Van Gogh’s Langlois Bridge (1888)

Van Gogh's iconic image of this wooden bridge hung as a small reproduction near my bed as a child. I learnt to associate the scene and its color with Holland. Wrong. It was one of the first pictures Van Gogh painted after arriving in the south of France. A few miles outside Arles, the bridge itself is long gone, but a similar one remains.

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Van Gogh, The Langlois Bridge (March 1888) Oil on canvas. Kröller-Müller Museum, Otterlo

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There used to be several bridges of this type on the same river near Arles but the authorities demolished all but this one in 1935.1 Now known mistakenly as Pont Van Gogh it is said to exude a quiet, reverent atmosphere as in a sacred space, an attraction Vincent might have felt as well. Our first question, though, must be: why did he choose this type of bridge and what has it to do with art and its creation?

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John Vanderslice, A bridge similar to the Pont Langlois outside of Arles (2008) Photograph

© John Vanderslice at www.creatingvangogh.blogspot.com

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I thought I had the answer in an 1882 letter in which the artist discusses how he had built a perspective frame based on a diagram that Albrecht Dürer had included in his sixteenth-century manual on painting.2 By looking through the strings of the frame and matching objects against a similar pattern of lines on a canvas, an artist can draw scenes in correct perspective easily. In fact I have already argued that Van Gogh's Weavers (1884) with their wooden looms were inspired by the same wooden contraption.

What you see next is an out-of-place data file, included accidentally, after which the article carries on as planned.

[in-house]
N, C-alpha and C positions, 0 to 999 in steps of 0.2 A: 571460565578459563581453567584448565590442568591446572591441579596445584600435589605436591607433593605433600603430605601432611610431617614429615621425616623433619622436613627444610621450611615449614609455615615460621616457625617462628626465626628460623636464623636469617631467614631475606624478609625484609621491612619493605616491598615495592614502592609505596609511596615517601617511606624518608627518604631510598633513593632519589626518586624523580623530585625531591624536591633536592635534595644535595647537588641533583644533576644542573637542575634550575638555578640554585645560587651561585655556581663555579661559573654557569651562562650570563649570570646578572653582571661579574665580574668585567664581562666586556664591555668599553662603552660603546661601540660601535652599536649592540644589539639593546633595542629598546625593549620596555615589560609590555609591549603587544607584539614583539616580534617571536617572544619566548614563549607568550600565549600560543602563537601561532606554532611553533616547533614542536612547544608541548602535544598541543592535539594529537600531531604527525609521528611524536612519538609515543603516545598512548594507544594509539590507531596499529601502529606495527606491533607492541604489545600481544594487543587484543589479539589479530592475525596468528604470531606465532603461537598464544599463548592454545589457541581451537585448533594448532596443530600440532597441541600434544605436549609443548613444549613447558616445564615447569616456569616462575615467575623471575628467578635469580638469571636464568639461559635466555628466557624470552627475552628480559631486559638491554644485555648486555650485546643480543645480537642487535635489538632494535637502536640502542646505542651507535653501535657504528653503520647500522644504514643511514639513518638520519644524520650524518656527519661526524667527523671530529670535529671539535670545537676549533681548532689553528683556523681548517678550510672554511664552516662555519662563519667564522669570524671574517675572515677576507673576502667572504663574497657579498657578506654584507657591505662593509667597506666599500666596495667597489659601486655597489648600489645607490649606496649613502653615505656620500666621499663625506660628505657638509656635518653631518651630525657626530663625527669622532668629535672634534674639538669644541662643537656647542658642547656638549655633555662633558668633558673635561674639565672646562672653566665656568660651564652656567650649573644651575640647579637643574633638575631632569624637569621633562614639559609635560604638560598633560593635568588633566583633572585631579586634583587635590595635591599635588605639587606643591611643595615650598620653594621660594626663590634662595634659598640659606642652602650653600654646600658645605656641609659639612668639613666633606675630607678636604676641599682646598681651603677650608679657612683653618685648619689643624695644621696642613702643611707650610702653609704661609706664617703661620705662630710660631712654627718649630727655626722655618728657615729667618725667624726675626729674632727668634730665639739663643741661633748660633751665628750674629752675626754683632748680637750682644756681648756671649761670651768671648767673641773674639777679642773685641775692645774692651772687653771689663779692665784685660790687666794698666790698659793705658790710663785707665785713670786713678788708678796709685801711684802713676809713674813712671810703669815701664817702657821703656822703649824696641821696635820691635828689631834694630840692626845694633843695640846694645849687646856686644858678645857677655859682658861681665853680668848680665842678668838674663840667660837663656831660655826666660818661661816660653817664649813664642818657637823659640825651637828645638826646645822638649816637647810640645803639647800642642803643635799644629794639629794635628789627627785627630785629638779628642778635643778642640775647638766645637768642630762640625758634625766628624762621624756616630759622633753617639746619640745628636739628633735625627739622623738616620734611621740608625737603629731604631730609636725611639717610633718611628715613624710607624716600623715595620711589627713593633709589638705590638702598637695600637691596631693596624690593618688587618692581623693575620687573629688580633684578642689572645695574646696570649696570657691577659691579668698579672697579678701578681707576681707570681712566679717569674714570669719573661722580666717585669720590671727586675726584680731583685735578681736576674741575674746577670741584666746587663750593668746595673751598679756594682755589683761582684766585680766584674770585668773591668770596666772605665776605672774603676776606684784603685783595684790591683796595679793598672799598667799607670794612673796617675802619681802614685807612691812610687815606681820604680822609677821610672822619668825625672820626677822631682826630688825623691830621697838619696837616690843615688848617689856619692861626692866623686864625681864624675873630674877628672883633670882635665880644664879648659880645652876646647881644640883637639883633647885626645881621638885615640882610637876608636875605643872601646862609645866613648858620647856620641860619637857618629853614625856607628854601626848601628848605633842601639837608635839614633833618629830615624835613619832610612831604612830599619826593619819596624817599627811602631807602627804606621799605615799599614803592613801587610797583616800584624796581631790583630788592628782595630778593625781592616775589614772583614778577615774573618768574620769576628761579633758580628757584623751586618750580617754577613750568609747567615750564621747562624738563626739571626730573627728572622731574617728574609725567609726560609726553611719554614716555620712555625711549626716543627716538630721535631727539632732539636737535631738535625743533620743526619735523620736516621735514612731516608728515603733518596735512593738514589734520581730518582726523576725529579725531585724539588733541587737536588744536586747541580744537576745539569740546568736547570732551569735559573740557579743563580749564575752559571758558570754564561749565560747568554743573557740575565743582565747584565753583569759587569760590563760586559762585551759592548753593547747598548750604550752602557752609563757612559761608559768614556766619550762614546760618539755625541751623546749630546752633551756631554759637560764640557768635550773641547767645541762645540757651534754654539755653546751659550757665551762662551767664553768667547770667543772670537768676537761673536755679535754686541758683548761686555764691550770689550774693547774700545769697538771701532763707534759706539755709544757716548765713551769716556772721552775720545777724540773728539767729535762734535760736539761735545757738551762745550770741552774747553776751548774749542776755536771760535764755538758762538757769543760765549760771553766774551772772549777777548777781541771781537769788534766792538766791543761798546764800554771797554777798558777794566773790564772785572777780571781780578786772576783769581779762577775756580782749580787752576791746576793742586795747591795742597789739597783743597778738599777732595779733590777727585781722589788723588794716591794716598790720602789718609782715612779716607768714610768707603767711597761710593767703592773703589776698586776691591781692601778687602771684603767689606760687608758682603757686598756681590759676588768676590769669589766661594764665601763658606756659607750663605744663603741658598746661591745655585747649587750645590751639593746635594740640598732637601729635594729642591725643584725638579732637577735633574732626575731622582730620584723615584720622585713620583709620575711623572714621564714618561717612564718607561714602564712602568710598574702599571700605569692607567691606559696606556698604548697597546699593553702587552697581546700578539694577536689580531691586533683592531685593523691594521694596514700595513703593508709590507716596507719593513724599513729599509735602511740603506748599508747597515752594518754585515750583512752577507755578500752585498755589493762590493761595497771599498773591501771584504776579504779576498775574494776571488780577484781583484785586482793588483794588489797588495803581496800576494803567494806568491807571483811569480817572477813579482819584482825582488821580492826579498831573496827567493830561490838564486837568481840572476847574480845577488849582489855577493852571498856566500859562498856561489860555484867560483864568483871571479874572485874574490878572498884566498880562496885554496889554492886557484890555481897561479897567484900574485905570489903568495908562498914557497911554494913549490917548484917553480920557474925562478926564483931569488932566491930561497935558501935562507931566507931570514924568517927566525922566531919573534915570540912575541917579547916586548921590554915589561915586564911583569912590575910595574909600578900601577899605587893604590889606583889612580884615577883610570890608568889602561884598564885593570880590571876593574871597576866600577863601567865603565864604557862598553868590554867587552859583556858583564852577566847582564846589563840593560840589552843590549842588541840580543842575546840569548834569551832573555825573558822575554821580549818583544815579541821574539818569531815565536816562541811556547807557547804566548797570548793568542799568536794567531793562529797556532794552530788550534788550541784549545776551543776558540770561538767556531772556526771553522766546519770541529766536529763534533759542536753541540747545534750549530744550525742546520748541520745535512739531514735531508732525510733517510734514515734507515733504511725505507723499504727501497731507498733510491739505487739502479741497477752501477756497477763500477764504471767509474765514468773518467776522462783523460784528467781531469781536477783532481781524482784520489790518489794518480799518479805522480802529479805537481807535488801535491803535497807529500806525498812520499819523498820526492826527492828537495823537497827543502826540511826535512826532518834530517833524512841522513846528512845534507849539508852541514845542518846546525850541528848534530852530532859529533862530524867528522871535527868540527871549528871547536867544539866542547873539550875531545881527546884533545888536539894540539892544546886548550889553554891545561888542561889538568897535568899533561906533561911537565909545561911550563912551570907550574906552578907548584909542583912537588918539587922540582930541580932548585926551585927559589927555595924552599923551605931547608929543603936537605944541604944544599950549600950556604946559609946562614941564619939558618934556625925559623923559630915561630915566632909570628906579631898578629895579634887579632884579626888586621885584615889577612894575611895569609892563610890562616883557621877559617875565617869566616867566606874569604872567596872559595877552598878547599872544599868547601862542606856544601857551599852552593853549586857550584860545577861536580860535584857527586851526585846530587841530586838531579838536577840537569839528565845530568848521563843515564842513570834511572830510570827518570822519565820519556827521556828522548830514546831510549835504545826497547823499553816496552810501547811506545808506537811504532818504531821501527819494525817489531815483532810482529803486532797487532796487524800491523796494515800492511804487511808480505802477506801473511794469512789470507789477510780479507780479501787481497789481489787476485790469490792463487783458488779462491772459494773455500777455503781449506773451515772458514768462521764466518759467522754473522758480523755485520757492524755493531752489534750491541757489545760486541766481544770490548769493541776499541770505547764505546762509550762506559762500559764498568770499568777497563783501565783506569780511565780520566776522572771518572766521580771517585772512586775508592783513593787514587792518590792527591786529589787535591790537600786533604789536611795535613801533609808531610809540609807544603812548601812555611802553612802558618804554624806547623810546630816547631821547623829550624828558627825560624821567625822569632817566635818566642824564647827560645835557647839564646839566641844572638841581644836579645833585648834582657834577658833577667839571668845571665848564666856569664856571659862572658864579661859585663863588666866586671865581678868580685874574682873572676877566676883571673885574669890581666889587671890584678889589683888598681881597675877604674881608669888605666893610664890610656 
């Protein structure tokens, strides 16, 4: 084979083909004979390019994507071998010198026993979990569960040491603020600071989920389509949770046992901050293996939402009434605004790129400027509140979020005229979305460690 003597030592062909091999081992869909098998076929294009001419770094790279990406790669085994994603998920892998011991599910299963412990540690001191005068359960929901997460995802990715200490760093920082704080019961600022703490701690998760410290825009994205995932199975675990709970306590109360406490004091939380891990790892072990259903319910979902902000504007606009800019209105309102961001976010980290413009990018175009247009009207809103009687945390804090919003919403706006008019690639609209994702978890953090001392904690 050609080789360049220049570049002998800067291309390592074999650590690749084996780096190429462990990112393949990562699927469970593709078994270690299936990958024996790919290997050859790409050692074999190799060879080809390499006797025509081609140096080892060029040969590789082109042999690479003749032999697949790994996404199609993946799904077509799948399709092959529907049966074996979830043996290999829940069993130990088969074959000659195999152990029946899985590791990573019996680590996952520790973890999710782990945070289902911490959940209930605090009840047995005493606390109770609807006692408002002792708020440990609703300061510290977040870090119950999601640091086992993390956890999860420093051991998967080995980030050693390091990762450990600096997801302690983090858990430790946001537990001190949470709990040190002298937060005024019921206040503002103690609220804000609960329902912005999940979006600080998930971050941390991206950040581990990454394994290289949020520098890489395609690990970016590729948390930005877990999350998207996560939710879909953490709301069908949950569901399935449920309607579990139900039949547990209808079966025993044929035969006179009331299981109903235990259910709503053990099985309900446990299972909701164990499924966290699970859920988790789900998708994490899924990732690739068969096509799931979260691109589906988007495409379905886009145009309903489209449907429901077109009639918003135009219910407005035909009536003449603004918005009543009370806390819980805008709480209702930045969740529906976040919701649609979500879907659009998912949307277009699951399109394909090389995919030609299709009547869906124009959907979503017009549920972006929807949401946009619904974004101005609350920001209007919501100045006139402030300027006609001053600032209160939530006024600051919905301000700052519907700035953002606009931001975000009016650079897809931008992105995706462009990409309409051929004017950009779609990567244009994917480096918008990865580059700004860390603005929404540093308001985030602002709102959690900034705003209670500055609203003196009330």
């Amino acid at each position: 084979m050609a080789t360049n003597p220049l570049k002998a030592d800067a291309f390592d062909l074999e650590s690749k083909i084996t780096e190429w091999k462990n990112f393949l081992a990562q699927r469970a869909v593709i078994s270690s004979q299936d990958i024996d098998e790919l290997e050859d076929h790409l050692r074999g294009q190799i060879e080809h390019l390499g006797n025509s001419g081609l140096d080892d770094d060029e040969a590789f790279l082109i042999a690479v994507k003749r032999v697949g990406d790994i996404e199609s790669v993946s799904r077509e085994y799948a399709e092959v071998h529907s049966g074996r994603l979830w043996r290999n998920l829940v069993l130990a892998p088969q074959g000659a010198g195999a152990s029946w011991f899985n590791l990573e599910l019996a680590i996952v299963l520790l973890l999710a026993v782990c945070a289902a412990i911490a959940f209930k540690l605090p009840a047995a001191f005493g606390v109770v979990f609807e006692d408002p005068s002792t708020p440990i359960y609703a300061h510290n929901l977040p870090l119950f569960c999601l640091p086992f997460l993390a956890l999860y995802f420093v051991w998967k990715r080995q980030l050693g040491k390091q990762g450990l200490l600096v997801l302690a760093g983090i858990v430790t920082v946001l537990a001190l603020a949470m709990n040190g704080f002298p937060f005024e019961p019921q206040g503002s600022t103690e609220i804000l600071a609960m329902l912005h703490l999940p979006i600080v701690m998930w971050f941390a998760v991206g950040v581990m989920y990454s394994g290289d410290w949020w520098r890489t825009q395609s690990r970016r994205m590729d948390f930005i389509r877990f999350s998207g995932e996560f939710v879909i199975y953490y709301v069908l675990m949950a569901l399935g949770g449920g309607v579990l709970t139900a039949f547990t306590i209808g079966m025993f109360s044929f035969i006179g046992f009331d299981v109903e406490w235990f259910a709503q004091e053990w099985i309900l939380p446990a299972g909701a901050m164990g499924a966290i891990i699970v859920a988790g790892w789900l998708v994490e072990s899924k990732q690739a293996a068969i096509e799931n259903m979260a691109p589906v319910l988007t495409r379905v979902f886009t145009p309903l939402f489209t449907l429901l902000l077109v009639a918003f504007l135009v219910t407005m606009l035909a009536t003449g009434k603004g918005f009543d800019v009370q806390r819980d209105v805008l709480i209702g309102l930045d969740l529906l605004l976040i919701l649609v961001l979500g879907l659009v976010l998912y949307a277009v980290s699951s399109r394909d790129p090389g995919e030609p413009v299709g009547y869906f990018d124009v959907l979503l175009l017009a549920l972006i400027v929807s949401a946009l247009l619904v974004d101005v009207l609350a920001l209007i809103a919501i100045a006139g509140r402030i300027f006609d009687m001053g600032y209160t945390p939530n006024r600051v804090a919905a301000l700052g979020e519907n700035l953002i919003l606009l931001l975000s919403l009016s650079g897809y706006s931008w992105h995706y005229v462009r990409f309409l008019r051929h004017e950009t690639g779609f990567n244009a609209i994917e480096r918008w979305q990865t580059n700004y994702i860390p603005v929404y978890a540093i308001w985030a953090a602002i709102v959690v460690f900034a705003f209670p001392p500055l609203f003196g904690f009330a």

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Captions for image(s) above:

Van Gogh, Letter with drawing of a perspective frame (1882) Letter 223, Van Gogh Museum, Amsterdam

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Then a kind artist who uses this site sent me an image from another of Van Gogh's letters in which Vincent sketches the instrument set up on a shoreline somewhat like the riverbank in The Langlois Bridge.3

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I have little doubt now that the inspiration and meaning behind Van Gogh's paintings of the Langlois Bridge was his use of a perspective machine to create them. He has imagined his eye paired with the bridge just as his eye, in making the image, was linked to his wooden contraption. As so often in art, the artist's "eye" is where a river runs under a bridge. The river is an endless stream of creative water running through his eye into (or out of) his mind.

For other examples of eyes linked to bridges and rivers, see works by Titian, Rembrandt, Goya and Matisse.

Captions for image(s) above:

Van Gogh, The Langlois Bridge (March 1888)

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Notes:

1. Vincent van Gogh: Paintings (Amsterdam: Rijksmuseum Vincent van Gogh) 1990, p.100

2. Sjraar van Huegten, Vincent van Gogh Drawings: The Early Years 1880-1883, v.1 (Amsterdam: Van Gogh Museum), pp.22-5

3. I am grateful to Sue Binkley Tatem for bringing this letter to my attention.

Original Publication Date on EPPH: 12 Jan 2013. © Simon Abrahams. Articles on this site are the copyright of Simon Abrahams. To use copyrighted material in print or other media for purposes beyond 'fair use', you must obtain permission from the copyright owner. Websites may link to this page without permission (please do) but may not reproduce the material on their own site without crediting Simon Abrahams and EPPH.